ASL Lessons | Bookstore | Library | ASL University Main ►


ASL: "if"

IF = SUPPOSE:
This version of "if" can mean "suppose" or "what if?"  Tap the pinkie on your upper cheek twice.  Do not brush it. Do not bend it.  Just move it to your face, out, and back to your face again.



If you furrow your eyebrows a bit and tilt your head a bit while signing "IF/SUPPOSE" it changes the meaning to "What if...?"

"WHAT-IF?"


 


 


Lexicalized version of "IF" written (glossed) as "#IF"
This version is very common when proposing "if then" options.


Legacy version of "IF"

There is a version of "IF" that is related to concepts as:  court, judge, trial:

IF / COURT / JUDGE / TRIAL:


See: TRIAL

While it is still good to know this sign for discussing "trials" and "court" type situations it is becoming more and more rare these days to see the "F" hand version of "IF" used to mean "if."  (Instead most people just sign the "SUPPOSE" version and/or use the fingerspelled version.

There is no strong reason for you to have the two-"F"-handshapes version of "IF" as part of your expressive signing toolbox. (Other than for signing COURT or TRIAL.)  *However* -- if you are studying to become an interpreter it would be good to have the "F"-handshapes version of "IF" in your "receptive" toolbox. Because you may occasionally see it used to mean "if."

For an example of the IF-["F"-handshapes_version] in use, see the 46 seconds mark of this video:
https://youtu.be/xEzsY04w7ZY?t=46
The signer is using that sign in the exact same manner as you would commonly see done with the SUPPOSE sign or the fingerspelled version of "if."

The point being -- it is unlikely that you will ever need to sign the two-handed "F"-handshapes version of "IF" unless perhaps you are being (very) emphatic or dramatic on a "stage" with a large audience. Even so -- the choice to use that version is more about facilitating perception (being able to see the sign at a distance) than it is about semantics (the meaning of the sign)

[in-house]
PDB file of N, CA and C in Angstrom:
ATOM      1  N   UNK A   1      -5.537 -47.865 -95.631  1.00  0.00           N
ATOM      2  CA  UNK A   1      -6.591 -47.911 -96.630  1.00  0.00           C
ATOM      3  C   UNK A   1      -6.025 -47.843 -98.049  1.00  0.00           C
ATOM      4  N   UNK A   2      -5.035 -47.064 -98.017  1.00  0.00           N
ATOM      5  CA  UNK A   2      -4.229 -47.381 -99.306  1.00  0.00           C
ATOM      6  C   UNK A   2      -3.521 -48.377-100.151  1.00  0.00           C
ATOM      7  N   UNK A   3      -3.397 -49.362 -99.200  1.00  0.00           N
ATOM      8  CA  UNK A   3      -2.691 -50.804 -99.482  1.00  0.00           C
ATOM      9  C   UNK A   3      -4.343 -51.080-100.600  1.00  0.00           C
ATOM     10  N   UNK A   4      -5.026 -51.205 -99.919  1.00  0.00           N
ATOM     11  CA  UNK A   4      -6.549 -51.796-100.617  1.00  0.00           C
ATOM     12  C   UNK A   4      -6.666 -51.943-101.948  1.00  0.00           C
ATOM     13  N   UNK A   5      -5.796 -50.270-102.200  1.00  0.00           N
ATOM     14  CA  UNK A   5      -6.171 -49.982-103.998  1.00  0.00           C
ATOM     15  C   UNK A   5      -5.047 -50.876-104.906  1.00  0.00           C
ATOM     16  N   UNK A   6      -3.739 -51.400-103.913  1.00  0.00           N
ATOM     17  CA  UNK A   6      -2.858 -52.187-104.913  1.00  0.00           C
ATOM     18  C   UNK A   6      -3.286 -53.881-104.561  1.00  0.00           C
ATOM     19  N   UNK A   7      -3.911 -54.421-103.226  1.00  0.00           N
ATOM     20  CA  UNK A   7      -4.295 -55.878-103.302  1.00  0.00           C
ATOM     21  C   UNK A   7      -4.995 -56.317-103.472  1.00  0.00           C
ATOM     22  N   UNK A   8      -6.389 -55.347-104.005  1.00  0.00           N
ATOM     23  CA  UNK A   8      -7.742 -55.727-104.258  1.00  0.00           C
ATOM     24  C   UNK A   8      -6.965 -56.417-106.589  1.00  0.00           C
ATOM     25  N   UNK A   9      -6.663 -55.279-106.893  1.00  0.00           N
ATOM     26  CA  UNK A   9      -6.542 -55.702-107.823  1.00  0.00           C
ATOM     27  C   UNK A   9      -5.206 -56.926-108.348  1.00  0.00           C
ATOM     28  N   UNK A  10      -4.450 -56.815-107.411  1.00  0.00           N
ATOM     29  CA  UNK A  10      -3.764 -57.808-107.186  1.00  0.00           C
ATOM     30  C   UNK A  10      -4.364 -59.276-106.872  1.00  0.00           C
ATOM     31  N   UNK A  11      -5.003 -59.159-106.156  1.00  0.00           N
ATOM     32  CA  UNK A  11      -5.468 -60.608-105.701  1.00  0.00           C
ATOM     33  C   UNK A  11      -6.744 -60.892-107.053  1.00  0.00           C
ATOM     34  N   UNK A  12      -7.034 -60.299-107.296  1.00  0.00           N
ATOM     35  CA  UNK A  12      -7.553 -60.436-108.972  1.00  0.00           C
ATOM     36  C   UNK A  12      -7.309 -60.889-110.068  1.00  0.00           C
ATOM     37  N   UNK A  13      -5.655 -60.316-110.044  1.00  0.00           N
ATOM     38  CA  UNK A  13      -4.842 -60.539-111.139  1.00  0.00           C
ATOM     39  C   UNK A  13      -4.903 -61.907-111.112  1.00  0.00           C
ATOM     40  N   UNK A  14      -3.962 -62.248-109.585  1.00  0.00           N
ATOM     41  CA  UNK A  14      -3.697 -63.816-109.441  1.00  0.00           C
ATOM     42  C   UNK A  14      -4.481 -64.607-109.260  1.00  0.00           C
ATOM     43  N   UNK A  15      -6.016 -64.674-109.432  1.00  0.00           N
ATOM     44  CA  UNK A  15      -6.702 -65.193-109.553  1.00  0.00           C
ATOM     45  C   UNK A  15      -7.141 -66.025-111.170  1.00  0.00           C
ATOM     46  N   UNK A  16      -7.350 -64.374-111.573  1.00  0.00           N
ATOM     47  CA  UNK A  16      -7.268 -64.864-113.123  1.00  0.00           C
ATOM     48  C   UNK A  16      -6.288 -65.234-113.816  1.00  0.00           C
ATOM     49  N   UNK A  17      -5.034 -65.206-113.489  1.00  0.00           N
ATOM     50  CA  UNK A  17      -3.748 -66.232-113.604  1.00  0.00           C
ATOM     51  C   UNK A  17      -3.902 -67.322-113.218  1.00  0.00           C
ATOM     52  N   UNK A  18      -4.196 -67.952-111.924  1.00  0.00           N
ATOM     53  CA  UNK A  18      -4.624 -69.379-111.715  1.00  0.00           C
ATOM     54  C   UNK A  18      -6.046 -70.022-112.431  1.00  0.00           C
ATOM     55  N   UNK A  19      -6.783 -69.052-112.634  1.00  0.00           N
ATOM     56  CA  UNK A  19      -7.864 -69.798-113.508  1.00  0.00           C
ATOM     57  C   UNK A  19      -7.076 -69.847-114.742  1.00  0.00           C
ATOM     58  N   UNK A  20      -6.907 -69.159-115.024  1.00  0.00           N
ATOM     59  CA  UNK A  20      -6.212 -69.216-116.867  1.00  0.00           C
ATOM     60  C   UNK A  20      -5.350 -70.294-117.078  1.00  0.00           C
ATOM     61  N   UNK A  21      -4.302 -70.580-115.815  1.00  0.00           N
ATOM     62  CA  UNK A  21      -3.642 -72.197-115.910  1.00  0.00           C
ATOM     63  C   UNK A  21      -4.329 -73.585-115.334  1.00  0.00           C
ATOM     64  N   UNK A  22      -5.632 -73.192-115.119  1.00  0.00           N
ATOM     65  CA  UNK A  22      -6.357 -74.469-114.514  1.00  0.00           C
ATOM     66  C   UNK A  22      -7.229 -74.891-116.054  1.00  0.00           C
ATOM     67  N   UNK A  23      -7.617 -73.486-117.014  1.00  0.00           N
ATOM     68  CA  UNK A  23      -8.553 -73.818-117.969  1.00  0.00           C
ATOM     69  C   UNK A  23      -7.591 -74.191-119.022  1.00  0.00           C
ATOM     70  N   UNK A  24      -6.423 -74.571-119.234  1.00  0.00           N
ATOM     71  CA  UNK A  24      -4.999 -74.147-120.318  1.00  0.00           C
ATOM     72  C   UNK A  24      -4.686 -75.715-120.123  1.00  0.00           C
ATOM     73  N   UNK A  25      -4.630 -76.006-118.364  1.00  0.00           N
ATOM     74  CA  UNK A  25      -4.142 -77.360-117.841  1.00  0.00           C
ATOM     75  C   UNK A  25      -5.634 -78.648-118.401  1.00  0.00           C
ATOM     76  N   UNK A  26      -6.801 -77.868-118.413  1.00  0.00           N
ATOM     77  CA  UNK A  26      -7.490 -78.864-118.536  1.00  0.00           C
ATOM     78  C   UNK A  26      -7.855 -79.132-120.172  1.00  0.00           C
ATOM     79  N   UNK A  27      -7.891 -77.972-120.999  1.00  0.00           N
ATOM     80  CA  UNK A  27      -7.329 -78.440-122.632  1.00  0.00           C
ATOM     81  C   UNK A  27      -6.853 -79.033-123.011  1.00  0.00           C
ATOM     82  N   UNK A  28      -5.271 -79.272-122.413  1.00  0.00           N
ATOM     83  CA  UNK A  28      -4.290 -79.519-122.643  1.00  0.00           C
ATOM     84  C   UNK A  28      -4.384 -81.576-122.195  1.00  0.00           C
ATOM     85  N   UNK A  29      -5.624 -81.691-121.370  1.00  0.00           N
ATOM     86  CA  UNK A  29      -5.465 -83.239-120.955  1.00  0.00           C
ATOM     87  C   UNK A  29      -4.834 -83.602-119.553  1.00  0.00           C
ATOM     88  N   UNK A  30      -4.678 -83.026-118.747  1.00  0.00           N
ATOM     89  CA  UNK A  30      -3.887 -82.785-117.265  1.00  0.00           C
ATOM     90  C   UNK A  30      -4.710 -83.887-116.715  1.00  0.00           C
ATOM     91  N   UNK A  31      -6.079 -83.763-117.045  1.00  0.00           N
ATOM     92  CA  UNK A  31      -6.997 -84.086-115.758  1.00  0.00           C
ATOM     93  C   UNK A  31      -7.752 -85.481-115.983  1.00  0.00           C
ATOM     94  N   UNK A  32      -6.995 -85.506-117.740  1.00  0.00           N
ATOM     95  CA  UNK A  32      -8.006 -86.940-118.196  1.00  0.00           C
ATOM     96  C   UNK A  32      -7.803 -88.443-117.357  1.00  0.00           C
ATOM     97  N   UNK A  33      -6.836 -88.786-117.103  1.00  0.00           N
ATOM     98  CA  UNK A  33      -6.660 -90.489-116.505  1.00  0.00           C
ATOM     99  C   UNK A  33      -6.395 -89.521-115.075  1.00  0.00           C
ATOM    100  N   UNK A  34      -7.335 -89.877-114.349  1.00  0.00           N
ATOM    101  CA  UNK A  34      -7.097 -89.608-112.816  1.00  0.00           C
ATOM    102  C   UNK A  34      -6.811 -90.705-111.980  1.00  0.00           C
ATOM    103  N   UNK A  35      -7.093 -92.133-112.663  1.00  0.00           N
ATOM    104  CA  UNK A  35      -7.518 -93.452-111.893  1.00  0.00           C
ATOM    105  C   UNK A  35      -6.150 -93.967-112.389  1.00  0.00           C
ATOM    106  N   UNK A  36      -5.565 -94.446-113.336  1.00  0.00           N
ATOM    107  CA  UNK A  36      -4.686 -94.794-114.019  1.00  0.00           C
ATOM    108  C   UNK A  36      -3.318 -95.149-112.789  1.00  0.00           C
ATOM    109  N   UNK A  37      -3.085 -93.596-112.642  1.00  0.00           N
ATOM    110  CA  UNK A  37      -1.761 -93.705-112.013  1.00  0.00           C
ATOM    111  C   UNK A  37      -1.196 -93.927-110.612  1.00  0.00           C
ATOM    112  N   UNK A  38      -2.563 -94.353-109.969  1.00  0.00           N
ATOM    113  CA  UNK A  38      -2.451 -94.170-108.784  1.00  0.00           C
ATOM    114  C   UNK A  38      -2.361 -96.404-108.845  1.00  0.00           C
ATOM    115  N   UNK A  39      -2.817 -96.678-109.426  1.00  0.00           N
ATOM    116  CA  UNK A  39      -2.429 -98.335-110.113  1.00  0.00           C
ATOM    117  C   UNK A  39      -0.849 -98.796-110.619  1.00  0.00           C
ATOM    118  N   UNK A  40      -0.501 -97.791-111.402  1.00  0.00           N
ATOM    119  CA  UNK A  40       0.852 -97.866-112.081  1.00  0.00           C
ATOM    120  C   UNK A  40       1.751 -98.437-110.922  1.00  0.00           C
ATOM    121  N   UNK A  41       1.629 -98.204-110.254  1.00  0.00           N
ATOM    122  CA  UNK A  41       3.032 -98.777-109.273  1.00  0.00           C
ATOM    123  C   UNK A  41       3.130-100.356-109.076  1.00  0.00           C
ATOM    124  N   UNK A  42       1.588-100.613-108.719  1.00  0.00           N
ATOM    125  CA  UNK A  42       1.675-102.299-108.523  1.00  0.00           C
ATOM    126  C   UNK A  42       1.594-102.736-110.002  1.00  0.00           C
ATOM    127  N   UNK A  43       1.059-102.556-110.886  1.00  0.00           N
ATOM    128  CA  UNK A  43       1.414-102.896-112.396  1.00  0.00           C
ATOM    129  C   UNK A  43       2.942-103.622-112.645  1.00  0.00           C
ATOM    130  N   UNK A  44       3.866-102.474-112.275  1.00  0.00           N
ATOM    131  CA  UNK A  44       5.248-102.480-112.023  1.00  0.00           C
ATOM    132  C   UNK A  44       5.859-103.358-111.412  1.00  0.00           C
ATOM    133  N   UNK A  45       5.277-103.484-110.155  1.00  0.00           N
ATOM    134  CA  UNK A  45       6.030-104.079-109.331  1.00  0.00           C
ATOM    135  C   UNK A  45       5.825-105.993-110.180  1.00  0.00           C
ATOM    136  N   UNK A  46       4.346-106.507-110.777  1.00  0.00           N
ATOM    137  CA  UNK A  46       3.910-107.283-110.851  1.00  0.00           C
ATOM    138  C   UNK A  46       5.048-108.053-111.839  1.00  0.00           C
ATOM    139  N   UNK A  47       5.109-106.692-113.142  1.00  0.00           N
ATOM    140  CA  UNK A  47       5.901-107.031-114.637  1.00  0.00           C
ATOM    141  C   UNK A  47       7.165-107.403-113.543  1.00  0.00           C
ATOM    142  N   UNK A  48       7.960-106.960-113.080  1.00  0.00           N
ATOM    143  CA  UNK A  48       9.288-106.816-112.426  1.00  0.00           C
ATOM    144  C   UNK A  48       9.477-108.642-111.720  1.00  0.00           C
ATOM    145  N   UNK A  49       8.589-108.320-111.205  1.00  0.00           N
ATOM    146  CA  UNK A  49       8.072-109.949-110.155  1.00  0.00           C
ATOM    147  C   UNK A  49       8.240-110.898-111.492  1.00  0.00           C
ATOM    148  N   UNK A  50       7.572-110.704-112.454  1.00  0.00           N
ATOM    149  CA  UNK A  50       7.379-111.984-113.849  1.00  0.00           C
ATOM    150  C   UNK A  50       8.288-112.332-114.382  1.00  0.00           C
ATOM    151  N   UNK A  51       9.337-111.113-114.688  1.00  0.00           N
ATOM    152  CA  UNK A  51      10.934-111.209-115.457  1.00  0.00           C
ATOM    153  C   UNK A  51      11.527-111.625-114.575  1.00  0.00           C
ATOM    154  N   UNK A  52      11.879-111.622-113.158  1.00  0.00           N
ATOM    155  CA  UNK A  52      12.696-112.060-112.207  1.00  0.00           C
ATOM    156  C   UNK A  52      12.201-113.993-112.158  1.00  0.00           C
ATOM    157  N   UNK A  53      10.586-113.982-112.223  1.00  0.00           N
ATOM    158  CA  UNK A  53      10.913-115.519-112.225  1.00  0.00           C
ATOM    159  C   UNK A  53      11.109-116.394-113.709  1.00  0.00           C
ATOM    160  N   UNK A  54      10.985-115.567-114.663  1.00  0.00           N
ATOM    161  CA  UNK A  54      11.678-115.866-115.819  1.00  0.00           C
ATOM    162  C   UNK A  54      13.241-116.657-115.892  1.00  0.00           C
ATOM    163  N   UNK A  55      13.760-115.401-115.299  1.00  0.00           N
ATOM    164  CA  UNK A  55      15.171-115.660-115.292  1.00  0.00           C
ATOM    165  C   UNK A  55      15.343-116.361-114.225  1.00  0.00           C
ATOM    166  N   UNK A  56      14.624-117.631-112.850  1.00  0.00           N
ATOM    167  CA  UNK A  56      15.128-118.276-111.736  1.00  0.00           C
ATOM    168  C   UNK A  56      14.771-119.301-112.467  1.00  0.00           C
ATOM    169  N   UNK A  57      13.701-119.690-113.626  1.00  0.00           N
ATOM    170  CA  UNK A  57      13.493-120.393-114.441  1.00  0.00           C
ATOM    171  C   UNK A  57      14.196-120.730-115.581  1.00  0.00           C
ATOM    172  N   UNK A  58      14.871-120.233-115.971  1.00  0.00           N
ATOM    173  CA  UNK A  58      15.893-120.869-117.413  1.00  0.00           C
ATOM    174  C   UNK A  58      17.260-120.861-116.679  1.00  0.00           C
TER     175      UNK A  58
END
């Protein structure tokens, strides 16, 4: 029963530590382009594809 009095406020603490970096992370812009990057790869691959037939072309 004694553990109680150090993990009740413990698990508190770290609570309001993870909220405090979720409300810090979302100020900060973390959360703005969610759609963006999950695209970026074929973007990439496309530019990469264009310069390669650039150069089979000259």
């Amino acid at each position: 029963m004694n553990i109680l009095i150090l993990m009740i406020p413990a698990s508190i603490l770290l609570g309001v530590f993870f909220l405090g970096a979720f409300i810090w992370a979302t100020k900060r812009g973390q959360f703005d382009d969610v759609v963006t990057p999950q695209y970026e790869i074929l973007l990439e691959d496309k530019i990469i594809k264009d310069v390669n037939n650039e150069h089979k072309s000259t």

NOTES:
IF-[conditional]: Suppose I sign, "TOMORROW RAIN? PICNIC CANCELLED."  During the "tomorrow rain" portion of the sentence I raise my eyebrows and tilt my head forward (yes/no question expression).  Then I nod my head once while signing "picnic cancel."   --This would be an example of an "implied if."  This "implied if" is based on a condition, (for example: rain).  If then condition is true, then the second part of the sentence will happen.

QUESTION: 
A student asks: Which version of the various "IF" signs would indicate a conditional situation? For example: "I will cook dinner IF you wash the dishes?"

ANSWER: I would use the "lexicalized" fingerspelling version "#IF."
Part 1, "I COOK DINNER"
Part 2: (eyebrows up, very slight head tilt) #IF (slight pause)
Part 3: (eyebrows return to normal) YOU WASH DISHES
Part 4 (At the very end raise your eyebrows again as if saying "Hmmmm?")

But there are other ways:

By using your head and face (nonmanual markers) as well as the syntax (word order) of your sentence, you can establish the concept of "if" without needing a separate sign.   "I will cook dinner IF you wash the dishes?"
Part 1, eyebrows up, very slight head tilt: YOU WASH DISHES (slight pause)
Part 2, eyebrows return to normal, head nods one or two times: "I COOK DINNER."

Part 1, eyebrows up, very slight head tilt: YOU WASH DISHES (slight pause)
Part 2, eyebrows return to normal, head nods one or two times: "I COOK DINNER."

Or you could use the SUPPOSE version of IF:
Part 1, eyebrows up, very slight head tilt: SUPPOSE YOU WASH DISHES? (slight pause)
Part 2, eyebrows return to normal, head nods one or two times: "I COOK DINNER."

Also see: SUPPOSE



 



 

Notes:
 




*  Want to help support ASL University?  It's easy
DONATE  (Thanks!)

Another way to help is to buy something from Dr. Bill's "Bookstore."


Want even more ASL resources?  Visit the "ASL Training Center!"  (Subscription Extension of ASLU)  

*  Also check out Dr. Bill's channel: www.youtube.com/billvicars
 


You can learn American Sign Language (ASL) online at American Sign Language University  
ASL resources by Lifeprint.com    Dr. William Vicars